The Orkney Folk Festival is one of the must-see events on the local calendar, with fabulous gigs, performances and concerts held in venues across the islands.
It's hard to describe how fun-filled the weekend is, so we've asked Craig Corse from the Orkney Folk Festival organising committee to look through the photo archive from the last few years to pick out some of his highlights.
I love this photo - both for the sheer volume of folk on stage, and because the average age must be under 20.
This was taken towards the end of The Gathering: Generations, the 2018 incarnation of the festival’s Gathering project, bringing together musicians and singers from throughout the county and across the generations. Taking heed from the 2018 Year of Young People, the baton of Musical Director itself was handed over to Gnoss - Graham Rorie and Aidan Moodie’s group - who brought together a great many younger groups on the Stromness Town Hall stage.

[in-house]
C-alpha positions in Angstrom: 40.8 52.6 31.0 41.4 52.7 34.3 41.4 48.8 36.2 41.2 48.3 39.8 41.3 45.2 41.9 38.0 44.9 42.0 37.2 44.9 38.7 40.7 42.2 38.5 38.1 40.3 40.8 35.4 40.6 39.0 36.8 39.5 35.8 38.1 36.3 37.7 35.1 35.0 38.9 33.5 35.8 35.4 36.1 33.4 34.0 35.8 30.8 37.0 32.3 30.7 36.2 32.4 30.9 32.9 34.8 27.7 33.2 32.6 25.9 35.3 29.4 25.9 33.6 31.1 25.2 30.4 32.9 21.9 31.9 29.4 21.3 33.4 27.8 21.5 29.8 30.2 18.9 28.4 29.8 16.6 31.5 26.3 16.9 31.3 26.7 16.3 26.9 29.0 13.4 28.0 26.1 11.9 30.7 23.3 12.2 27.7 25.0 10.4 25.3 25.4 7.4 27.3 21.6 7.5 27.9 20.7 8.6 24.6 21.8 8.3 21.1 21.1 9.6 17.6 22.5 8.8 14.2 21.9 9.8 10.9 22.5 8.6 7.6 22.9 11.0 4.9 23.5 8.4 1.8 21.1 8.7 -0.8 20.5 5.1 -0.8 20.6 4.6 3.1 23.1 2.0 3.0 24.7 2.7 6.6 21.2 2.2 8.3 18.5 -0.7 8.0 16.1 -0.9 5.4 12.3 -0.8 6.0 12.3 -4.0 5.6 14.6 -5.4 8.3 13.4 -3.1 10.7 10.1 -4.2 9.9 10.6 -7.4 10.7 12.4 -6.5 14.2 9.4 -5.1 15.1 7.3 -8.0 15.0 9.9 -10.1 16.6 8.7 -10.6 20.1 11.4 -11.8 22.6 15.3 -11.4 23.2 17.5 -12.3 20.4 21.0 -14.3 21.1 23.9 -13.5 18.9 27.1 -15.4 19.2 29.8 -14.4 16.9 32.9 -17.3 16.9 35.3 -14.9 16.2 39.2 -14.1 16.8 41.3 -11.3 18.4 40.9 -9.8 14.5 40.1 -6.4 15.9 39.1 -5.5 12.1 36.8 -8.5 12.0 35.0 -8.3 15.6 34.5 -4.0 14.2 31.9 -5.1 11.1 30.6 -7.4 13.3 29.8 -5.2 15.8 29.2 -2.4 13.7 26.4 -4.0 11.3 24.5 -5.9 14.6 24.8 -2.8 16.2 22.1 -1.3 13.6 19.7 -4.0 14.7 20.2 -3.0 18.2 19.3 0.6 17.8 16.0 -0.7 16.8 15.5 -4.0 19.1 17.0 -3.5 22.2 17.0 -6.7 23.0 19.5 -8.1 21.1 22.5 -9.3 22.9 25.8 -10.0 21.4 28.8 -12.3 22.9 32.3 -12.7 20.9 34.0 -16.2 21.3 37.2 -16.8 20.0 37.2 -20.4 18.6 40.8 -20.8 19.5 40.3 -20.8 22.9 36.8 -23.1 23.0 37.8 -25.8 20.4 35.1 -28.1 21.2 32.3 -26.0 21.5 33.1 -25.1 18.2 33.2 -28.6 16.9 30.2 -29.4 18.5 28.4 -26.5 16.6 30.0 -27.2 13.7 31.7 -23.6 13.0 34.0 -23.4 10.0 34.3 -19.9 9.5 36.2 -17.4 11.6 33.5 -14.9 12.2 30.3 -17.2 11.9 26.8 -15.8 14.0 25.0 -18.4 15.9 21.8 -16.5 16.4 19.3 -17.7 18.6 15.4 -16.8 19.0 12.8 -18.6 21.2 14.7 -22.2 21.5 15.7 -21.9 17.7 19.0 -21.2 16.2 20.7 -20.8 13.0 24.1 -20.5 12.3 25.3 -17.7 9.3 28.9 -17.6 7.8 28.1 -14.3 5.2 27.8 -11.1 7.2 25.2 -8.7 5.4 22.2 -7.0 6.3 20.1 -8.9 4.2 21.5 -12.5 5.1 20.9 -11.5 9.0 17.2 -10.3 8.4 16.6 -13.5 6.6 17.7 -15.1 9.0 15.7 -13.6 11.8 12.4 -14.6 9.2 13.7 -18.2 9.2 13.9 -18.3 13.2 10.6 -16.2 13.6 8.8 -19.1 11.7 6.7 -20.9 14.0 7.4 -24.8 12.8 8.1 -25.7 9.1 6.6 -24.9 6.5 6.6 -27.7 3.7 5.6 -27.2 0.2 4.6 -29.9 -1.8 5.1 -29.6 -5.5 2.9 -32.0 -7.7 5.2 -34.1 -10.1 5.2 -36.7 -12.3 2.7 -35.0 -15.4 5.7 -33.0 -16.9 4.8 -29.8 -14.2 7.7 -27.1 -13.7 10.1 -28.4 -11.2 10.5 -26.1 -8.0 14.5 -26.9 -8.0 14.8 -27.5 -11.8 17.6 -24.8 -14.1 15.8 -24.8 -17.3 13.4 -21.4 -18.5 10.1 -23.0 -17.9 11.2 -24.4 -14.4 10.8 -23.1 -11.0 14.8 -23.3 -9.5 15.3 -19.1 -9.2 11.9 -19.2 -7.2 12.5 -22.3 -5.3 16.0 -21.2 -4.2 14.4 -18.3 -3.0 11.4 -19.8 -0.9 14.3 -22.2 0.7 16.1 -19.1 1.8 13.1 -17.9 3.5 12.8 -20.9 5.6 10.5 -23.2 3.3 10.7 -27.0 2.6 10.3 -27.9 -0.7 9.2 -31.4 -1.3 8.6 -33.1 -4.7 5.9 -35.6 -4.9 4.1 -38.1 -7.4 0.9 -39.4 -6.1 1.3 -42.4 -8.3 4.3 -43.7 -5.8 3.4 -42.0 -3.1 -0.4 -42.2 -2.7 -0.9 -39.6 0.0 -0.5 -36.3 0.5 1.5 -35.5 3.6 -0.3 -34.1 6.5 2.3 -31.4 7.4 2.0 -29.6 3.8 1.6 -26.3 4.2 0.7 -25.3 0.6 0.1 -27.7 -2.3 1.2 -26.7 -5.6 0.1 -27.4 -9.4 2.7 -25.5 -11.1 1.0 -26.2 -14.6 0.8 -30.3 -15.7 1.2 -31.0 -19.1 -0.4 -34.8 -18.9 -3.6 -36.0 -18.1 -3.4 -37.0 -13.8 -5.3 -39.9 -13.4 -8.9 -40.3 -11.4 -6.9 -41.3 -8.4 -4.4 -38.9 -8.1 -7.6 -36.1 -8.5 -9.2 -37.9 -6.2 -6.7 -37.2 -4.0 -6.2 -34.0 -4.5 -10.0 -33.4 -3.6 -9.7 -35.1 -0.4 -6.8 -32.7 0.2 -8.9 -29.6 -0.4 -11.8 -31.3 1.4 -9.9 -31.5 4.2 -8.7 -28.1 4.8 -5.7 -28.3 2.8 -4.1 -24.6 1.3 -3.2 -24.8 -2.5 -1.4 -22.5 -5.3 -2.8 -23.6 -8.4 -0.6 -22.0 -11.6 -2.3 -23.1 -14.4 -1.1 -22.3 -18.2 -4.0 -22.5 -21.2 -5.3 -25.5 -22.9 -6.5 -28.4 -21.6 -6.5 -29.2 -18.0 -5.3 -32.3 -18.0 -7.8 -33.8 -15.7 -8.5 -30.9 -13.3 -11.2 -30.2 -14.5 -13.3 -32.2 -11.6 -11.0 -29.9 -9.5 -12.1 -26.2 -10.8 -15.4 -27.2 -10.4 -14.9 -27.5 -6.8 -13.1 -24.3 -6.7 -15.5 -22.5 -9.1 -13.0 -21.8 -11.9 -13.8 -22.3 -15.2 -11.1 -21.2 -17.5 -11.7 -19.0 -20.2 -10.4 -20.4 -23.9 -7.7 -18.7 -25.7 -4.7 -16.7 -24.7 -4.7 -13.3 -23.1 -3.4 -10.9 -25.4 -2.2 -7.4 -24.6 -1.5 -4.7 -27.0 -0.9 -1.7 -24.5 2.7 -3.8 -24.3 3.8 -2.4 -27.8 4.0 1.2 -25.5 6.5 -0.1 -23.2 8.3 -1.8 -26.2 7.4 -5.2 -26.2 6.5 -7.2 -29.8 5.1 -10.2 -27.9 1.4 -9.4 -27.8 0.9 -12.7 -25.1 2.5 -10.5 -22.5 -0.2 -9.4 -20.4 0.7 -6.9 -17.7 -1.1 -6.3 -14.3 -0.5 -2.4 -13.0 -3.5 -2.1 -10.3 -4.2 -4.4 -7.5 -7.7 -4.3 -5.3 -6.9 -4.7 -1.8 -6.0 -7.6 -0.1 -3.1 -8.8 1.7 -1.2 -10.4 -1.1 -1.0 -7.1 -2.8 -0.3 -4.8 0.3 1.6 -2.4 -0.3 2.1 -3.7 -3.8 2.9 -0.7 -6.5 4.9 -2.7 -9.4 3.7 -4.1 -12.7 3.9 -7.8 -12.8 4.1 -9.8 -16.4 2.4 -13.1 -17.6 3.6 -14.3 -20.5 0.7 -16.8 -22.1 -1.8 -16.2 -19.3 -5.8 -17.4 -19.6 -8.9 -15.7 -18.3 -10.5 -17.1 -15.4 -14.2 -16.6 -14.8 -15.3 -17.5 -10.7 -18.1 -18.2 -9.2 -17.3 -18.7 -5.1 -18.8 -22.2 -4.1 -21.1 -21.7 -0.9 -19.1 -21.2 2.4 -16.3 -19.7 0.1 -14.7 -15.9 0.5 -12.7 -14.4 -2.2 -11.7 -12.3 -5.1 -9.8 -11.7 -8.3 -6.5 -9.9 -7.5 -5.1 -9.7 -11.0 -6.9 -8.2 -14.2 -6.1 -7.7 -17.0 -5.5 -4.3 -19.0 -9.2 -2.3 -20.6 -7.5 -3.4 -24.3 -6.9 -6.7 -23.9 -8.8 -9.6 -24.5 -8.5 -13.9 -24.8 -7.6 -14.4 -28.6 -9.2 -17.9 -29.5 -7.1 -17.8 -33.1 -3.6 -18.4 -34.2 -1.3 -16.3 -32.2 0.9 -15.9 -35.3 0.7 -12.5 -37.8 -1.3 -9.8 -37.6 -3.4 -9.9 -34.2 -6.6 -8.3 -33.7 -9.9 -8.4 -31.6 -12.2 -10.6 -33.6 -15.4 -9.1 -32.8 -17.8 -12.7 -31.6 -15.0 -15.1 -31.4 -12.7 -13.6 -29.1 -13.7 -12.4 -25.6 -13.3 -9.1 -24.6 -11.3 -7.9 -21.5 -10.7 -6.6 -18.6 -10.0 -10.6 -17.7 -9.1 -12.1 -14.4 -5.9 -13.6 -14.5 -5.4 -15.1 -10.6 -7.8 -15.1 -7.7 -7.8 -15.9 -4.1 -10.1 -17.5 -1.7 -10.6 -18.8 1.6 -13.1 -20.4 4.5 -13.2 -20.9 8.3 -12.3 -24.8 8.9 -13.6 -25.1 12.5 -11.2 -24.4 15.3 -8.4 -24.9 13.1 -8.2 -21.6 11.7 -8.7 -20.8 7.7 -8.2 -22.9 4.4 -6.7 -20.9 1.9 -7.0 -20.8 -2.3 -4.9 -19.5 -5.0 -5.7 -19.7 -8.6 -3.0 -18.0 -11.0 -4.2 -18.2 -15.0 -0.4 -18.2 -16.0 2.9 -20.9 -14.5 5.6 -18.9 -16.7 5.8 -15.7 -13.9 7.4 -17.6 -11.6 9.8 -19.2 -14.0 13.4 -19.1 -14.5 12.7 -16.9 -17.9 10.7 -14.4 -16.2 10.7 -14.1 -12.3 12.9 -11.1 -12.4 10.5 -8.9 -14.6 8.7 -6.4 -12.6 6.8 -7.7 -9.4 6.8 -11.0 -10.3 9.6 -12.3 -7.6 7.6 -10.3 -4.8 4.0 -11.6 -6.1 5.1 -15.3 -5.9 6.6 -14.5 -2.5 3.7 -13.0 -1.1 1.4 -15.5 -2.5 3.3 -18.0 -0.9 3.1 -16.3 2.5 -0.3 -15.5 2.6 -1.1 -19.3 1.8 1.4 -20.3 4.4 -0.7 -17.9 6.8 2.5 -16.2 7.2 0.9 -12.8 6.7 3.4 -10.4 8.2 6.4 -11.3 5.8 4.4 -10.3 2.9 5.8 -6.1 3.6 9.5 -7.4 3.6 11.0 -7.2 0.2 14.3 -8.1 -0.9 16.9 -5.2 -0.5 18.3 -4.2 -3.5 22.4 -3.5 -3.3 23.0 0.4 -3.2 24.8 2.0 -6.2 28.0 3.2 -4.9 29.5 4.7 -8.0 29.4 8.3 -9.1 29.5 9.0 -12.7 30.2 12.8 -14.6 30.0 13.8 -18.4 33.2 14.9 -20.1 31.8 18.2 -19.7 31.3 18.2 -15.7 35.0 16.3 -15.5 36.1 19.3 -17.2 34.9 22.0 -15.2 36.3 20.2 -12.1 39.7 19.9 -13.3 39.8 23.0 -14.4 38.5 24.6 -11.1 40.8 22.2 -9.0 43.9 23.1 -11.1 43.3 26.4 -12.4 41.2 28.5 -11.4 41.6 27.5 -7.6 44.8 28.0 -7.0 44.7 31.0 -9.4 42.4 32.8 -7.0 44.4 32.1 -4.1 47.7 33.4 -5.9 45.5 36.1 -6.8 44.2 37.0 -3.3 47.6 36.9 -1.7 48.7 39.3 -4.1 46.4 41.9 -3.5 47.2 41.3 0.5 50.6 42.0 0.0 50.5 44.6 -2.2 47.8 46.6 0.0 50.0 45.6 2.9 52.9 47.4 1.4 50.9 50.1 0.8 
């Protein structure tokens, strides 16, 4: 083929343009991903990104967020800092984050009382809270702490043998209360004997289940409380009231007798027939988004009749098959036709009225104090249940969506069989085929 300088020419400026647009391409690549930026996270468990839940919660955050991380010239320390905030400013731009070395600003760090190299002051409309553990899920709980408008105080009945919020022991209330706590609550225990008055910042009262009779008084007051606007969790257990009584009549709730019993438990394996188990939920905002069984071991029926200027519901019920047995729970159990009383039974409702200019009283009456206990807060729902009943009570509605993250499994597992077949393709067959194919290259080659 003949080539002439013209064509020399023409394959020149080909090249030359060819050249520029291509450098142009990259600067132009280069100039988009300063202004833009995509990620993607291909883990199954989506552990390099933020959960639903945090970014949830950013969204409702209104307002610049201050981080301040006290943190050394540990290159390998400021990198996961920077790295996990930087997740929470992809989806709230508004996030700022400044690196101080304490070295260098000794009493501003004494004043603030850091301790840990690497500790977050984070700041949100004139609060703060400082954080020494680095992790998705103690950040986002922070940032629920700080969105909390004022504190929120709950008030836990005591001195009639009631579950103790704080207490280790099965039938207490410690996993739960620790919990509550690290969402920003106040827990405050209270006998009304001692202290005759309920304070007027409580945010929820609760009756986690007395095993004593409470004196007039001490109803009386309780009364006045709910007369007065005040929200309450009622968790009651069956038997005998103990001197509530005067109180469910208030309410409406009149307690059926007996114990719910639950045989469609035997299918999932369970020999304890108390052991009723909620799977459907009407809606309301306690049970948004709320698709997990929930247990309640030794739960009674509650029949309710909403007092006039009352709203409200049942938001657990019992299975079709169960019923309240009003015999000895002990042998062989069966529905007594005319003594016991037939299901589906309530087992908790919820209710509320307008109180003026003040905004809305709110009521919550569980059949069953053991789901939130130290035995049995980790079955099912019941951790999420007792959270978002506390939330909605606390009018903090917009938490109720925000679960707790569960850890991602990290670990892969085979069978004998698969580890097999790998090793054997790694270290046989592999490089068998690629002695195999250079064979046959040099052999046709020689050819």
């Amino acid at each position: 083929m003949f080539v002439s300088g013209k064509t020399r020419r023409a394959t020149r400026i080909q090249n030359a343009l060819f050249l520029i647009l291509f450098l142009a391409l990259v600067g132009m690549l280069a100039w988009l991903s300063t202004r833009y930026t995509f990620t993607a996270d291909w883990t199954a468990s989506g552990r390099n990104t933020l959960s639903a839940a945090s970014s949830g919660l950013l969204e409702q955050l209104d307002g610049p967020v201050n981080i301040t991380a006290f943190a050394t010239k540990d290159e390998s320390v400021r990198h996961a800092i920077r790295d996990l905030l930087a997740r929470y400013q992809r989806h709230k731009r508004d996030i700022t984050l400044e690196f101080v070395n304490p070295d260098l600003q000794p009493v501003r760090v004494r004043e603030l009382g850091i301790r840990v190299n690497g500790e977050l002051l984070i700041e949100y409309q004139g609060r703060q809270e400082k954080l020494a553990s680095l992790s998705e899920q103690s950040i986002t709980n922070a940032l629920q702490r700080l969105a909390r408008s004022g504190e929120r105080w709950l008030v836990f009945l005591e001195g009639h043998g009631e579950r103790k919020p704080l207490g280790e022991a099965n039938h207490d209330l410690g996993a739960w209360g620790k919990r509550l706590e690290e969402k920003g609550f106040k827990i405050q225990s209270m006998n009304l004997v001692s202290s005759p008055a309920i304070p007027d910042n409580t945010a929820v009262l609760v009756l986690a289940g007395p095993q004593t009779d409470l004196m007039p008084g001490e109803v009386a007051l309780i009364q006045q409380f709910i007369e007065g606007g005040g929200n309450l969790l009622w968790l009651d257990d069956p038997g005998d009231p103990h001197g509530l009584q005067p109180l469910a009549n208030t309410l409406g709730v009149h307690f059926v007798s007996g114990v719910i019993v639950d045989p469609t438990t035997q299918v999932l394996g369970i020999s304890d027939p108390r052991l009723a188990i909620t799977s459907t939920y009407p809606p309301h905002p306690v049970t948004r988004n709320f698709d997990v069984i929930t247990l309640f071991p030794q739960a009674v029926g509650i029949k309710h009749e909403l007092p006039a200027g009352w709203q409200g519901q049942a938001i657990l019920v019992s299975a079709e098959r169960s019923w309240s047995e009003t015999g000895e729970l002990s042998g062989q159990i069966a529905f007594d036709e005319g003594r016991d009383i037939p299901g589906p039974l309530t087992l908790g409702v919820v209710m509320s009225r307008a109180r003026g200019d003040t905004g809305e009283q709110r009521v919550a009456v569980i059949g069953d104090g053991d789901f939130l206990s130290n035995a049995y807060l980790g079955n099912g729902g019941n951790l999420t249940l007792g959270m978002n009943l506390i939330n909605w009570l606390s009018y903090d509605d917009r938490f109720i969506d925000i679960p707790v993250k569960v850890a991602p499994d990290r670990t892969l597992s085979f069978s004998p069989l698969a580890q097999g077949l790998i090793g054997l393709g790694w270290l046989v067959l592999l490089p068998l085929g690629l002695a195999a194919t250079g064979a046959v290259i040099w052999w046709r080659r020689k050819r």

This included Hadhirgaan, Douglas Montgomery’s celebrated youth collective that has meant so much to all those who have been part of it across its 20 years (myself included!). Two of the first ever Hadhirgaan members - Laura Sutherland and Elizabeth Duncan - can be seen to the left of the photo, and shortly after this was taken they were joined by Dougie MacLean who delightedly stood in amongst the huge group playing his tune, The Gael (from Last of the Mohicans), totally blown away by the strength Orkney’s traditional youth music scene.
Speaking of Dougie MacLean, we’ve used this photo of him and Gary Peterson in our festival programme the year, as it sums up the social side of the festival brilliantly. Two pals catching up. Gary has been to the festival loads of times, both as a member of the much-loved Shetland group Hom Bru, and often just for the craic. Always with a banjo, though.